The Blue Elephant, at the Hilton, Colombo was shut, for security reasons. A brief foray into a casino called Bally’s with entry only for ‘foreigners’ was sweet but dimly lit and full of vague half breeds. A gossipy receptionist at the Hilton assured me that most nightclubs have gun toting young brats swaggering around and messing up the scene. The bars at the Hilton however were peaceful and happy. My husband’s Sri Lankan colleagues were a nice motley mix of men and women, all dusky, and beautiful and with mellifluous voices that make you forget what they say half the time.

Samanthi, my husband’s colleague is responsible for my travel plans and trip. She organizes a lovely dinner for all of us at the Mount Lavinia Hotel, on Mt Lavinia beach, about 30 minutes drive form the city. An old charming dowager of a hotel, the beach restaurant is five star version of a shack and offers grills in the shape of a fish market. Choose your own fish, crab or lobster. After some research Aryaman and I suspect that the crabs scuttling on the beach could possibly be the poor creatures ending up on our dining table.

Sri Lankan women………..and Sri Lankan men!!!!!!!!!!!!!!!!

To begin with as a race, they are much nicer than Indians. People are educated, polite and smile a lot. They are calm, take things easy like anyone living on an island paradise would, friendly and warm. Colombo reminds me of the Mumbai or Calcutta of the eighties. The staff at the private lounge where we have Breakfast everyday are inordinately curious about everything. Commenting on my sandals, a young woman assure me with stars in her eyes, “Indian is a big country. I believe you can really shop there. One day I will go to India to shop.”

While the women still seem a little held back, it’s the men who have me goggle eyed. Whether it is at the parlour, on the beach, in the shops or in the hotel, they smile at you with dark eyes and long lashes. Dusky and pretty most of them seem polite. A lot of the younger lot have blonde hair and piercings which make them look like funky islanders anywhere in the world. They laugh a lot, chat with you like old buddies and make you feel so chilled, that you forget the North Indian paranoia that is second skin. In terms of feeling safe, secure, alone, and abashedly admired, in the nicest possible way, my vote goes to the Sri Lankan men.

Sight seeing and Shopping:

Any guide book will tell you hat there is loads to see in Sri Lanka and loads to buy. I didn’t go for either. To be honest the thrill to my nomadic bones as the fact that this country has mercantile holidays. I could see the sea wherever I went, and had a great gin at the old romantic Galle Face Hotel. I didn’t see too much, and I didn’t shop at all. My only commercial experience of this kind was at the M. Pierce salon, where I wanted a spray on tattoo and funky hair colour. I walked out half way when cock-eyed Mr. Pierce accosted me with mineral spirit to clean my face. But that is another story………………..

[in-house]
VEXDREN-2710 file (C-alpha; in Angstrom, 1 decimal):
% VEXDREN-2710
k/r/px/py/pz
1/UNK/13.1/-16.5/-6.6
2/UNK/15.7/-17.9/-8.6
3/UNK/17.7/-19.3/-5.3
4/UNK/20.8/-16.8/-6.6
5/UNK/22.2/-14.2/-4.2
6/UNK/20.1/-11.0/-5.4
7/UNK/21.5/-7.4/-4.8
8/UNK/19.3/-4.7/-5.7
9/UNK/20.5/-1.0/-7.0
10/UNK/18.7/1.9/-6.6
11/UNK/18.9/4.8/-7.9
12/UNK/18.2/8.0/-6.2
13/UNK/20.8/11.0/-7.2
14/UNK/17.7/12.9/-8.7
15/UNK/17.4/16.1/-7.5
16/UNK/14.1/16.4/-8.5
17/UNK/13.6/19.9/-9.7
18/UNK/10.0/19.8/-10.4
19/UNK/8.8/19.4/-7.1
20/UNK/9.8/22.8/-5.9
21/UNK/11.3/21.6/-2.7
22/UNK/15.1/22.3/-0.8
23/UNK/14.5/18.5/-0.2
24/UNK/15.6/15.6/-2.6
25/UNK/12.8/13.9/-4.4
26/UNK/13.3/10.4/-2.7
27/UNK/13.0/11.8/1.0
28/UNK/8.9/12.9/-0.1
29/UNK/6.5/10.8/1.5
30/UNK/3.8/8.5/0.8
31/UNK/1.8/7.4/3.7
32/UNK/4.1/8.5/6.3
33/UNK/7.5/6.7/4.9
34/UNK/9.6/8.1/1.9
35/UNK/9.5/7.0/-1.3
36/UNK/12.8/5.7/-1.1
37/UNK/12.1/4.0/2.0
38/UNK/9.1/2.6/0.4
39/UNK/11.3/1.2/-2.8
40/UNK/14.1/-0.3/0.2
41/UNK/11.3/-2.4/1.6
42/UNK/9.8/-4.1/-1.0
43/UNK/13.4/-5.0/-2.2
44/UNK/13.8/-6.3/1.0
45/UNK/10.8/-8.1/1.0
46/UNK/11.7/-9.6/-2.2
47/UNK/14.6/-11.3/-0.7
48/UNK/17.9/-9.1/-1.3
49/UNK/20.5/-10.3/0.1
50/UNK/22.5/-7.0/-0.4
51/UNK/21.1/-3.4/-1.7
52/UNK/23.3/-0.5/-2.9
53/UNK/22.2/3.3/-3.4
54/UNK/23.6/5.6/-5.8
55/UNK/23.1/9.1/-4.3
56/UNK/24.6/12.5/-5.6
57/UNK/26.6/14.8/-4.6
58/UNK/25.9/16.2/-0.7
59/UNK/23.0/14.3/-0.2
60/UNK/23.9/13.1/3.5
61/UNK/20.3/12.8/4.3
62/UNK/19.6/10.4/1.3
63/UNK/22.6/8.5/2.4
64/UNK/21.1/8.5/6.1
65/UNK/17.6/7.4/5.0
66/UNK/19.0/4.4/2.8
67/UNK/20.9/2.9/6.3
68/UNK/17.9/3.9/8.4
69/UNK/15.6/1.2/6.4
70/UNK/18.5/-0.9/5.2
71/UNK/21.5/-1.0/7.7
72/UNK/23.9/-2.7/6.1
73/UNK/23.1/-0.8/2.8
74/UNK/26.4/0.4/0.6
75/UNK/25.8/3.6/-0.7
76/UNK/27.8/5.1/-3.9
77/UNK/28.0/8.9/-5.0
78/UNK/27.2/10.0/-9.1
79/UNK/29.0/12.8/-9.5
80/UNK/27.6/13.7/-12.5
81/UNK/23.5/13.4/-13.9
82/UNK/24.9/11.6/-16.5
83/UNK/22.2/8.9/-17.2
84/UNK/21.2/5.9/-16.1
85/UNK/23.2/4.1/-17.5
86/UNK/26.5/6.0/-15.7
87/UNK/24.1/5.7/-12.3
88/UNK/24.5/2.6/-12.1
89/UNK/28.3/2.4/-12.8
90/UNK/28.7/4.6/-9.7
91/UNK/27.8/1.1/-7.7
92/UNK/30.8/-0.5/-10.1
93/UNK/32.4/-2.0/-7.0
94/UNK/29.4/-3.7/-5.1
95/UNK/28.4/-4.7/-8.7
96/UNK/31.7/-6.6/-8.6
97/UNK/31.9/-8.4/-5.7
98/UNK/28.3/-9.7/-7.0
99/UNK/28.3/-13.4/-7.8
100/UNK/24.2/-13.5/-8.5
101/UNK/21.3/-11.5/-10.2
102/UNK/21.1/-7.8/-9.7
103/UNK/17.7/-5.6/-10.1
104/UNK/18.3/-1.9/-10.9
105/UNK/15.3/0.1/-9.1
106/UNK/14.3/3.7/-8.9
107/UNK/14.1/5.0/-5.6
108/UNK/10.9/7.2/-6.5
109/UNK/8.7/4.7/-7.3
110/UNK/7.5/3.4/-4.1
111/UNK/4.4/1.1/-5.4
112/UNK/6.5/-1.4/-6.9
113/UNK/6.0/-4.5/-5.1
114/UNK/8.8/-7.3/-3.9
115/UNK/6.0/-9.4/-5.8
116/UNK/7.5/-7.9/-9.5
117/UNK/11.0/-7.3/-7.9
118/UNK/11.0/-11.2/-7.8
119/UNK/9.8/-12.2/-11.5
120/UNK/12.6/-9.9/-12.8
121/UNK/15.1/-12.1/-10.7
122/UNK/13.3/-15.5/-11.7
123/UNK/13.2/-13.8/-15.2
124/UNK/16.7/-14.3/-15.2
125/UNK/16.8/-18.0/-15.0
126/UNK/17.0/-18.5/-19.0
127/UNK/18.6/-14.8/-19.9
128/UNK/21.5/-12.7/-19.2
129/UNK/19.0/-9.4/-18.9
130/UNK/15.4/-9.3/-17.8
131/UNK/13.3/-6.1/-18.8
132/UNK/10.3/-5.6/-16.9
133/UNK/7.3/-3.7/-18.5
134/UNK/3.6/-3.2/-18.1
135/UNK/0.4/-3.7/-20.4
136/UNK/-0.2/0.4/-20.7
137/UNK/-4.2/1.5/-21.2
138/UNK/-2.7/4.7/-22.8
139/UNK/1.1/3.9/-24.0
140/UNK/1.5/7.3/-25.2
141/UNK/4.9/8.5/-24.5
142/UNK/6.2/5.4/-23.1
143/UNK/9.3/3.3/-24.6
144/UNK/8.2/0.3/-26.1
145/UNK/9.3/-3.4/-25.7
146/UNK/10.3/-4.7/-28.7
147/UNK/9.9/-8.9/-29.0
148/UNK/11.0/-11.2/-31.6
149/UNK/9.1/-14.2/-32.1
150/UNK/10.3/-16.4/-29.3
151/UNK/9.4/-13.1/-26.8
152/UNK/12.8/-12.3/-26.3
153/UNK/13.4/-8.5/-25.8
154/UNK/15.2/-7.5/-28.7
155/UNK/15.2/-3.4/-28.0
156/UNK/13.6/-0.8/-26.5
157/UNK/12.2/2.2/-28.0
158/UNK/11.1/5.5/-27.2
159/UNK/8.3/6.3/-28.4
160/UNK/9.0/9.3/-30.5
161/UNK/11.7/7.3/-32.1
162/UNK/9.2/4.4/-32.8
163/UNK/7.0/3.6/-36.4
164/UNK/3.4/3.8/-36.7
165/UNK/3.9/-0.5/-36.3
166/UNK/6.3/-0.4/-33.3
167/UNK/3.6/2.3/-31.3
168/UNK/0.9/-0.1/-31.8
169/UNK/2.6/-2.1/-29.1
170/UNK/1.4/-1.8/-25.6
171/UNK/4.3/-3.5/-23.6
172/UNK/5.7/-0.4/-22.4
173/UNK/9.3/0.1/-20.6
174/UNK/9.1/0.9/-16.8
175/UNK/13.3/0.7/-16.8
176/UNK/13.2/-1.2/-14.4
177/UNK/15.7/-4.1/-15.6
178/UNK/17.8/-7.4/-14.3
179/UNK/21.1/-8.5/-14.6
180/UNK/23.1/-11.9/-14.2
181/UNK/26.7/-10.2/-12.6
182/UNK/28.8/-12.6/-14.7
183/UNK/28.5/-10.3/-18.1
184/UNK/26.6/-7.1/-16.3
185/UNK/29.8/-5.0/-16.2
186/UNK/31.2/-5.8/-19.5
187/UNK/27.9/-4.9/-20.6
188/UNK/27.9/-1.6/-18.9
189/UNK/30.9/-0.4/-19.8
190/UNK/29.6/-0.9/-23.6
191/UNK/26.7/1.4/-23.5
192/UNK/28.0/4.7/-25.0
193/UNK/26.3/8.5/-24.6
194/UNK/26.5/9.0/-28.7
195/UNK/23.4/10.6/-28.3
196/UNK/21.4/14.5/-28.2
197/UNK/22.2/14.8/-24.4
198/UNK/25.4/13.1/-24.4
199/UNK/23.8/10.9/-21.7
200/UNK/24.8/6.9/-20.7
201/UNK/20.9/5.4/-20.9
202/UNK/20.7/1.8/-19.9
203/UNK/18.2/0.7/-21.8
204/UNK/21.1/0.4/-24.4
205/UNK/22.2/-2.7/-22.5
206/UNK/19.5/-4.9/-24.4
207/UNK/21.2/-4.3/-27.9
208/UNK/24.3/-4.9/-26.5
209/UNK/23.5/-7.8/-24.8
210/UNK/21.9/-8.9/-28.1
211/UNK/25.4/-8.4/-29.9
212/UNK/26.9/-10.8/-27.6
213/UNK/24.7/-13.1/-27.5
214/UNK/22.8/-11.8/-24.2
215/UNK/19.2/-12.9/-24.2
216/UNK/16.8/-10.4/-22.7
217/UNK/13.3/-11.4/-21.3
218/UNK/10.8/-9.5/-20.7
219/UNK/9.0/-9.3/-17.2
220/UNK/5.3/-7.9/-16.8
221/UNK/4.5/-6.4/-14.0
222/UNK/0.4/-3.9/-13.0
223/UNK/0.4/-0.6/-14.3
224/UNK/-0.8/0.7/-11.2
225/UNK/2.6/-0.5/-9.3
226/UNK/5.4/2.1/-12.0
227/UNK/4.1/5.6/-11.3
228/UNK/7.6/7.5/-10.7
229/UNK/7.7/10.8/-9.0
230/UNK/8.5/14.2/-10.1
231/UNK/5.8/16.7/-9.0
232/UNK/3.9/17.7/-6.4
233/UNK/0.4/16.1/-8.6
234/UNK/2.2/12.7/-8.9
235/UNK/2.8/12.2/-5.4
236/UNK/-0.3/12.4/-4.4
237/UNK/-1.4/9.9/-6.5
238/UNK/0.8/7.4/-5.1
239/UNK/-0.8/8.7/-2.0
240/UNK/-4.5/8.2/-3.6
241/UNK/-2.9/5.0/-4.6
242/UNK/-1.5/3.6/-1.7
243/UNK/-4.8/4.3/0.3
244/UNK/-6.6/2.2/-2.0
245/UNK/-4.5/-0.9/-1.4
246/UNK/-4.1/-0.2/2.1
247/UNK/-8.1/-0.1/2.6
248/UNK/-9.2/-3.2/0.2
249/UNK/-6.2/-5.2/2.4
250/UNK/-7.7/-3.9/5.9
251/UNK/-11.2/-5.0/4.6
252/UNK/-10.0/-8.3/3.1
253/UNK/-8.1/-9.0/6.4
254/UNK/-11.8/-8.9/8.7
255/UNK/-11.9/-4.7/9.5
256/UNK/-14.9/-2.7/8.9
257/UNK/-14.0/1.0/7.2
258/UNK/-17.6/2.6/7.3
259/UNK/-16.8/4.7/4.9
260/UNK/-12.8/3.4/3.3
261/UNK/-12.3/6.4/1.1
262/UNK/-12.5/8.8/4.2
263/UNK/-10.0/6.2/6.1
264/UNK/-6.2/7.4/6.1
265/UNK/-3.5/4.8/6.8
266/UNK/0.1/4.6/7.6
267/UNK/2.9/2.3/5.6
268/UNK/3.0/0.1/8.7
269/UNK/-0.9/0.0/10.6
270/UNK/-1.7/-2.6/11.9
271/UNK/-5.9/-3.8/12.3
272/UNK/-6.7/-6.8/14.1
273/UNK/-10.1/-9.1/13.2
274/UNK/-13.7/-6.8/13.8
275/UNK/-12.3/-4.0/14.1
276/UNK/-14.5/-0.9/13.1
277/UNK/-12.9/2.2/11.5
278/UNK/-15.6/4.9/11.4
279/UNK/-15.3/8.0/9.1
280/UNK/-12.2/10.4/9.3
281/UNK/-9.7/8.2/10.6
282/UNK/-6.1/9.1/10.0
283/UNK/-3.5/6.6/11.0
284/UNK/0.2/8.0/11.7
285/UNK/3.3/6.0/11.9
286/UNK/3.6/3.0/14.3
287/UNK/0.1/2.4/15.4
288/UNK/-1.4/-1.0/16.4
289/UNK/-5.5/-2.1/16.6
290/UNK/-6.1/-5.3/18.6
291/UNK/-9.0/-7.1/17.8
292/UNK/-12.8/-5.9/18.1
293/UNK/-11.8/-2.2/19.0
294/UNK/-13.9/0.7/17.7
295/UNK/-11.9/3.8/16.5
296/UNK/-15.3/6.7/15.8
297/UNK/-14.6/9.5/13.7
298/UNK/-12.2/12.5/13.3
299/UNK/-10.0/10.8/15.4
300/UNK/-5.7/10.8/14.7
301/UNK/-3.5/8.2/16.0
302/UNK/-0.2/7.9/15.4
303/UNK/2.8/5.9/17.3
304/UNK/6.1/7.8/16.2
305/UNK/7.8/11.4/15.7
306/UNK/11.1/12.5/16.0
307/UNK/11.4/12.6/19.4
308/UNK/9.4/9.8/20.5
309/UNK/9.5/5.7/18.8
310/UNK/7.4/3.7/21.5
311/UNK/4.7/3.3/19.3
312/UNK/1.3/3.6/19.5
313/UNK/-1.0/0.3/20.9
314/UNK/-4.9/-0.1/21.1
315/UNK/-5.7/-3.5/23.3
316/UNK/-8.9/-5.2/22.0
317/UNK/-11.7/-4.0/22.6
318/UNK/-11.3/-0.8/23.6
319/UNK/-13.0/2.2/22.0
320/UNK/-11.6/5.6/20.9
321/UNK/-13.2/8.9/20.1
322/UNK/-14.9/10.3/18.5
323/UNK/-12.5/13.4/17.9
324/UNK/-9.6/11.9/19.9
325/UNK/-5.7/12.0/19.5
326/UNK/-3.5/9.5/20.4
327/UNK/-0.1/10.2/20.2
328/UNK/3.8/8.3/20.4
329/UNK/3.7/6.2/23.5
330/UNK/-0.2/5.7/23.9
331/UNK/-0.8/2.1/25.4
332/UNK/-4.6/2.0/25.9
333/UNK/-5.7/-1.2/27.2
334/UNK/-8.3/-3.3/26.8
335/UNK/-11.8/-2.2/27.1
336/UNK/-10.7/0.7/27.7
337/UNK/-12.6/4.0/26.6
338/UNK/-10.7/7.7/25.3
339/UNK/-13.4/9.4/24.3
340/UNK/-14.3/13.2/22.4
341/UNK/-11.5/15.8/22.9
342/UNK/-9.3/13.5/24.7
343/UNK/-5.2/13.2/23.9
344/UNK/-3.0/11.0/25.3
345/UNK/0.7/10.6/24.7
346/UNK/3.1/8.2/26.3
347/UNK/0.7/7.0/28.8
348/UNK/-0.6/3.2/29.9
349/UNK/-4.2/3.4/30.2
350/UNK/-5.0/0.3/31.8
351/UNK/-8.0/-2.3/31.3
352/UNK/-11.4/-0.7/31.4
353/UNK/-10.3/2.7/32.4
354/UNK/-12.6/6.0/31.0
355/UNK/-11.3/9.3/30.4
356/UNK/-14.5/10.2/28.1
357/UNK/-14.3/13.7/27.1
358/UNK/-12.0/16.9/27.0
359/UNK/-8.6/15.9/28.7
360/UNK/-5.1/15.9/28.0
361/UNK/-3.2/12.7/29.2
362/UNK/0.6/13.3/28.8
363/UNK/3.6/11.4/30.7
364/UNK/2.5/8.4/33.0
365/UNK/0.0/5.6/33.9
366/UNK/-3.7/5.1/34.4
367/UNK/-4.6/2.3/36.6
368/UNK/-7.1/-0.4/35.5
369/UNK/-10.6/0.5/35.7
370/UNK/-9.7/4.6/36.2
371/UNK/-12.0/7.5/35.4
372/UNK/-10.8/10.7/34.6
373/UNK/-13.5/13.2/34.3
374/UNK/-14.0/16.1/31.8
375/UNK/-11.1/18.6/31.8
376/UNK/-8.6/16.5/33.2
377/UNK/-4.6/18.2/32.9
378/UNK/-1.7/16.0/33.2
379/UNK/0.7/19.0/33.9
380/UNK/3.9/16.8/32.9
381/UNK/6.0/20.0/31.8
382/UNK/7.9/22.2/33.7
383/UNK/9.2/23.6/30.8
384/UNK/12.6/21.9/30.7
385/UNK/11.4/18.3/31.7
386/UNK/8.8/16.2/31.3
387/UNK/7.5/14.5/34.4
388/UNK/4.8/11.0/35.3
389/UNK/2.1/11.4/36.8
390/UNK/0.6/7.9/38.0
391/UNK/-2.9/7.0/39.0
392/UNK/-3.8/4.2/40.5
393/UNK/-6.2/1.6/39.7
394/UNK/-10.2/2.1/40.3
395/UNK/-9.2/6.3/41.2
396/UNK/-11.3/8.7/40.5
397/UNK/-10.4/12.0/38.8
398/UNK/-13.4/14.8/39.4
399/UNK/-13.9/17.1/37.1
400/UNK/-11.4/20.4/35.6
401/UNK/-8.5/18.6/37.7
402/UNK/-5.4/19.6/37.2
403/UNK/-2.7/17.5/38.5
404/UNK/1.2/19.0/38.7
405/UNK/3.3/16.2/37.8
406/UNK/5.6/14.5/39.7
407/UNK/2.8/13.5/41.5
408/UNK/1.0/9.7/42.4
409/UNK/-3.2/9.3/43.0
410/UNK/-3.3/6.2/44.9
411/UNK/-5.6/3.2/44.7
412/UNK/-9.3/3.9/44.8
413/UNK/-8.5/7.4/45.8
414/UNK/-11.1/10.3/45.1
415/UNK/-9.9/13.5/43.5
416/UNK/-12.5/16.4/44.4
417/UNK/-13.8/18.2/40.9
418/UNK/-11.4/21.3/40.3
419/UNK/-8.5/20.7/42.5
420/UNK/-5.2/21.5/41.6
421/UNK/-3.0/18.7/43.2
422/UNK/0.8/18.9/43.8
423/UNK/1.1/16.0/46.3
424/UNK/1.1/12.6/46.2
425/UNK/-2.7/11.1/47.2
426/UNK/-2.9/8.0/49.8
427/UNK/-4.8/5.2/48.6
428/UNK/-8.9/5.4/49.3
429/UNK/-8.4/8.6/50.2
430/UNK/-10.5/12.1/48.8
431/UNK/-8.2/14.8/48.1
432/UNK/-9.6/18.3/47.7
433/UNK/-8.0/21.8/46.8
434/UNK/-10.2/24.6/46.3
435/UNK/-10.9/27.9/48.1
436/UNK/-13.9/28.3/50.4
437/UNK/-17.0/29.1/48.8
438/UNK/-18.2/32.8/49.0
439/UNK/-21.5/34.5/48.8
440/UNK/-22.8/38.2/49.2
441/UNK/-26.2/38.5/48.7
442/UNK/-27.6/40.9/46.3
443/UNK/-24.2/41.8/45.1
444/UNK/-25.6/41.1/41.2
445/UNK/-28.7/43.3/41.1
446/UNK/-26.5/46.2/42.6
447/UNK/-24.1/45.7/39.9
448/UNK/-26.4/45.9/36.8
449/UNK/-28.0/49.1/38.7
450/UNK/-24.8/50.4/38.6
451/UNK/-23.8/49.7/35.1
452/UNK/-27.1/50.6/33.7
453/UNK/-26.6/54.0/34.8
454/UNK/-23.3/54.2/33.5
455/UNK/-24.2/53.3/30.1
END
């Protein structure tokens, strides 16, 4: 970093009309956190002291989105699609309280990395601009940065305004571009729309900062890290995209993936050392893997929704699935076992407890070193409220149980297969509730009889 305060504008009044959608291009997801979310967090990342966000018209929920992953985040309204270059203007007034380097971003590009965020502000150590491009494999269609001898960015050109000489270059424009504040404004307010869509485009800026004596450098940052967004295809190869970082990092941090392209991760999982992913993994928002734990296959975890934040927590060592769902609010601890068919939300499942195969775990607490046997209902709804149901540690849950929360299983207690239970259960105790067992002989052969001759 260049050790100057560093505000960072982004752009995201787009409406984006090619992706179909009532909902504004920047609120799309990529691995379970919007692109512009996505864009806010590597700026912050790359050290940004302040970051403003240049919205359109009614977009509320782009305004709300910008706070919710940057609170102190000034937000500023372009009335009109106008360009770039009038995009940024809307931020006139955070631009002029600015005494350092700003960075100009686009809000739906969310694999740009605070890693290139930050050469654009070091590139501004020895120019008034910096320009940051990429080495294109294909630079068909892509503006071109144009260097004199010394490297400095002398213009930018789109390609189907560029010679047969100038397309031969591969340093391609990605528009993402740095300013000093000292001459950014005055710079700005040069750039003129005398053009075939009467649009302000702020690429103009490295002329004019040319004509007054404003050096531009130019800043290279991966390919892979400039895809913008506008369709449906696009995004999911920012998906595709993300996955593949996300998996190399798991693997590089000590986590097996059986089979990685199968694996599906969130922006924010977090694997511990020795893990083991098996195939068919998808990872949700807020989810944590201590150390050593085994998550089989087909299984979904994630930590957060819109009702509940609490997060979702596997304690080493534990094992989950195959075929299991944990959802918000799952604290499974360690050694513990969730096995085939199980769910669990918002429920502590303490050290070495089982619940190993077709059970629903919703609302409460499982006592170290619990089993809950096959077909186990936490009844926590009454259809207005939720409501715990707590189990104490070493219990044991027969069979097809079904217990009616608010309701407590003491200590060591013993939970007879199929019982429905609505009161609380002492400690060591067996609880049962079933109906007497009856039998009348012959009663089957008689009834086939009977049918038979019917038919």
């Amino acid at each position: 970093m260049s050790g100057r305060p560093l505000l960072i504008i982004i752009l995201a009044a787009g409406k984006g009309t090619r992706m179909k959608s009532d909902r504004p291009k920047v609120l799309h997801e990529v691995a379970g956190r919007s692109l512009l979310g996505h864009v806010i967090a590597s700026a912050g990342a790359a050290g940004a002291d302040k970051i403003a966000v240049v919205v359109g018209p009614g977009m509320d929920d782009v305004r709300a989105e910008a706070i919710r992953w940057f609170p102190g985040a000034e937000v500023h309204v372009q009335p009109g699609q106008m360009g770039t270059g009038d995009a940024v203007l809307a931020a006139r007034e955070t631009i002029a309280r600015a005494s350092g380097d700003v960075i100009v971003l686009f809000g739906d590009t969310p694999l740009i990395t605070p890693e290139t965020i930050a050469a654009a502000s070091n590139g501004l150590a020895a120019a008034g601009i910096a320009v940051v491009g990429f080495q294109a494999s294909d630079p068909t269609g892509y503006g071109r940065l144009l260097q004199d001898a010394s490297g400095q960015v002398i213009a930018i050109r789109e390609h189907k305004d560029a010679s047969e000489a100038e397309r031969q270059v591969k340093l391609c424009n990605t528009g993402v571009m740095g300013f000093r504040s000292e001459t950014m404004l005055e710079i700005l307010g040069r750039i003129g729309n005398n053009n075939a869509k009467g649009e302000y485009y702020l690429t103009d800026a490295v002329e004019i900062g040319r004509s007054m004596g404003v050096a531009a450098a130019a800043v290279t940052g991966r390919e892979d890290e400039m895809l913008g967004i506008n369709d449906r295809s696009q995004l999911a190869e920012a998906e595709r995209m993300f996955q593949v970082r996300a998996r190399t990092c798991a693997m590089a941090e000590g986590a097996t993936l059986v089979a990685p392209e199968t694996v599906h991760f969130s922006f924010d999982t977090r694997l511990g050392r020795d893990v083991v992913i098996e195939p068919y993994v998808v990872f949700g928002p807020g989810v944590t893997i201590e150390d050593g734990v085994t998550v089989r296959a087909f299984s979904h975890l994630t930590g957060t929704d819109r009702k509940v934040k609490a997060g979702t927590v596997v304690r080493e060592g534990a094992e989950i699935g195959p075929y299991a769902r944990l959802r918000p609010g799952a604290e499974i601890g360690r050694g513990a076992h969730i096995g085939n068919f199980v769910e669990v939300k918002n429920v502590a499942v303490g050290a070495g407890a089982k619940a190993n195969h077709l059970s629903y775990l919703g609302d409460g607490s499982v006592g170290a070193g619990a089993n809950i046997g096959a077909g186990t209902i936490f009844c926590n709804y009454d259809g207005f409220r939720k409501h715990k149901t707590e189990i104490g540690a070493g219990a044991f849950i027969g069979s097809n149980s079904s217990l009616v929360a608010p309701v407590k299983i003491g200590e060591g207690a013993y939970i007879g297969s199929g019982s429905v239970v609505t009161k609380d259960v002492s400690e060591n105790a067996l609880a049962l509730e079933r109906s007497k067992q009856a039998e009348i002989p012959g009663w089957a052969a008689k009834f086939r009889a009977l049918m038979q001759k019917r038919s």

aparna said...

had me nodding to everything you wrote. i think i have a post on srilanka from the 90's here too- must be in the archives. and even then this country was best described by " india, without the hassles":))) cheeky but true!

Anonymous said...

The Indian hospitality industry has seen a major hike in the recent times owing to the astounding industrial growth of the country. The growth in the IT sector has also hugely led to the revolving fortunes of the metros and major cities of the country. Offshore business flowing in and the eagerness of the MNCs to come up in India has led to the obvious growth of the hospitality sector also. Most of the big names in the hospitality industry from India and abroad have their properties in the important commercial hubs of the country. However, surprisingly, the hospitality industry is not that vigorously promoted in one of the most important metros of the country, Kolkata. In the past decade Kolkata has also seen major industrial growth. But unfortunately, the West Bengal state Government hasn’t shown much inclination towards the development of the hospitality industry of the state in general and the hotels in Kolkata in particular. Inspite of the repeated appeals from the Hotel and Restaurant Association of Eastern India, the state government hasn’t come up with steps that would boost the growth of the hospitality industry. Most of the suggestions and appeals made by the Association have gone unheeded. On the contrary, the state government increased the luxury tax payable by the air conditioned budget hotels in Kolkata and the ones in the rest of the state by a whopping 650%. Change in excise duties, reduction in the bar license renewal fee etc have also not been worked upon. In one word, the government seems to be underestimating the need to strengthen and boost the hospitality industry in the wake of unprecedented industrial growth. With proper etching out of the taxes and fees payable by the hotels of the state, the state government can make the business hotels in Kolkata and other renowned hotels of the state bring in huge profits for the state.

lodging in prague said...

I really appreciate for sharing of what you have experienced.It's great because you and your son got the opportunity to have each other in this kind of traveling...